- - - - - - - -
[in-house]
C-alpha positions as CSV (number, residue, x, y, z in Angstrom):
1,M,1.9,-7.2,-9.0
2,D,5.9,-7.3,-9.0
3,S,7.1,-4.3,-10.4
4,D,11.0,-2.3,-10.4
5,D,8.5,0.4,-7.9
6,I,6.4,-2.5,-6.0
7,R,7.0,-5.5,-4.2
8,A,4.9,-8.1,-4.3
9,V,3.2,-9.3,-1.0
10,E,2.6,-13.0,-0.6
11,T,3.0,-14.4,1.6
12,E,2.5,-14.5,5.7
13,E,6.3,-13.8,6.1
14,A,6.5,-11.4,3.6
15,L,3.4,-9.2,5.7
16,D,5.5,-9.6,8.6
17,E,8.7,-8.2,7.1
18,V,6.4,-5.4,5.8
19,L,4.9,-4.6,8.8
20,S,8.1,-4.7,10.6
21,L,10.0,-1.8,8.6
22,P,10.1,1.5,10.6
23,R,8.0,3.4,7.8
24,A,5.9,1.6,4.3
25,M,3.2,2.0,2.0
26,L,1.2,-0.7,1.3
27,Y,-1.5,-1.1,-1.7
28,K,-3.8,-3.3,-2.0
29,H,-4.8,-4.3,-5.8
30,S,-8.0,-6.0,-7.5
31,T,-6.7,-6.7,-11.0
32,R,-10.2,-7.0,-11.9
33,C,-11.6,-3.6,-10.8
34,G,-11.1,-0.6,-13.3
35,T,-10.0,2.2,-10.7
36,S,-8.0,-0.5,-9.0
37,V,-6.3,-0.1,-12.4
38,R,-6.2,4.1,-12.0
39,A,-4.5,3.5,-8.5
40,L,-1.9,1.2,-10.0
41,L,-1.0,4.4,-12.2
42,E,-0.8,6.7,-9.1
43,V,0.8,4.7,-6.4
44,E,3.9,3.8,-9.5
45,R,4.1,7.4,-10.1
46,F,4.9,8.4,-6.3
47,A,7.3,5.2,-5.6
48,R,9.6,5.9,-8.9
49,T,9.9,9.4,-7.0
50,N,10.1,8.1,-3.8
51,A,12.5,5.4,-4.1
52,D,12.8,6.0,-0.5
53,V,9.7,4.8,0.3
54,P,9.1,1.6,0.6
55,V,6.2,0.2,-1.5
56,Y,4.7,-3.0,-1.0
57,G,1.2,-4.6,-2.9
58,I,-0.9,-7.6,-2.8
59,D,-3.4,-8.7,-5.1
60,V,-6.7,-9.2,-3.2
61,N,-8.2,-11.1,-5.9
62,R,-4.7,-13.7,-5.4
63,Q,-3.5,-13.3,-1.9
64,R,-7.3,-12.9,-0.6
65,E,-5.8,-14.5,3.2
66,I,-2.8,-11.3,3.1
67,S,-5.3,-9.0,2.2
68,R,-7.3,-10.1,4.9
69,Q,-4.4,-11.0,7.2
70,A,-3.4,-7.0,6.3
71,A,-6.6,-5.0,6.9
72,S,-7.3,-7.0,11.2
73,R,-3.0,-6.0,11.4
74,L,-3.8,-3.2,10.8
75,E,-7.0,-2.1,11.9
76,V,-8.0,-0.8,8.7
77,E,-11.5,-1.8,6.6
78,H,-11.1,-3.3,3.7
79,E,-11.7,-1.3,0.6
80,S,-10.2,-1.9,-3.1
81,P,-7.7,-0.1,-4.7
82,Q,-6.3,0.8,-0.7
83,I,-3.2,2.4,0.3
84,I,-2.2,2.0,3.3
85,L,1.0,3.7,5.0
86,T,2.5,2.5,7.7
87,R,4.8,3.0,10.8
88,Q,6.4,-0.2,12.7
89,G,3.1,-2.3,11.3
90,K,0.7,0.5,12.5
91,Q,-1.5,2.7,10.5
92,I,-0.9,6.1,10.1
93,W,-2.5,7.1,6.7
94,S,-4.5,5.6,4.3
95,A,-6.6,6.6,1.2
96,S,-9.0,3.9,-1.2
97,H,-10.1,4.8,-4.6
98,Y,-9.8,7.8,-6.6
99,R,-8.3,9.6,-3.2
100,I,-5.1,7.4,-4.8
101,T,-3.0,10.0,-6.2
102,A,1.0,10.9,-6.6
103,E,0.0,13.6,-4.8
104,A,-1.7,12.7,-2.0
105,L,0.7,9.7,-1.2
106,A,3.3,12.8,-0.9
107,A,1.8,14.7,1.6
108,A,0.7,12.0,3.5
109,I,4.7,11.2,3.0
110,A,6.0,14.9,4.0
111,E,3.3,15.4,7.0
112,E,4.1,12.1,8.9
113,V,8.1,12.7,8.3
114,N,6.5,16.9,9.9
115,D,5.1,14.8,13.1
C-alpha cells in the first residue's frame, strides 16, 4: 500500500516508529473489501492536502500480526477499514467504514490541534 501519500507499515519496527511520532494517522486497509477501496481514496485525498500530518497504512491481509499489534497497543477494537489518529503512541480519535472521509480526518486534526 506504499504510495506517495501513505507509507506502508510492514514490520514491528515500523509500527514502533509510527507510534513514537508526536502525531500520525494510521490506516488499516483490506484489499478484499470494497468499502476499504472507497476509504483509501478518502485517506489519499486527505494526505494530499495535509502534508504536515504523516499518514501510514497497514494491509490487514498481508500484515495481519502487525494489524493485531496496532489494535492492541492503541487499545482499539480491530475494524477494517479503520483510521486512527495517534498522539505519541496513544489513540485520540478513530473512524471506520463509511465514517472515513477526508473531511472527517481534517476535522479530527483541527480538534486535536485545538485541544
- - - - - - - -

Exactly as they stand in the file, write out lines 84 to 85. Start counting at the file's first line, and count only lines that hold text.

82,Q,-6.3,0.8,-0.7
83,I,-3.2,2.4,0.3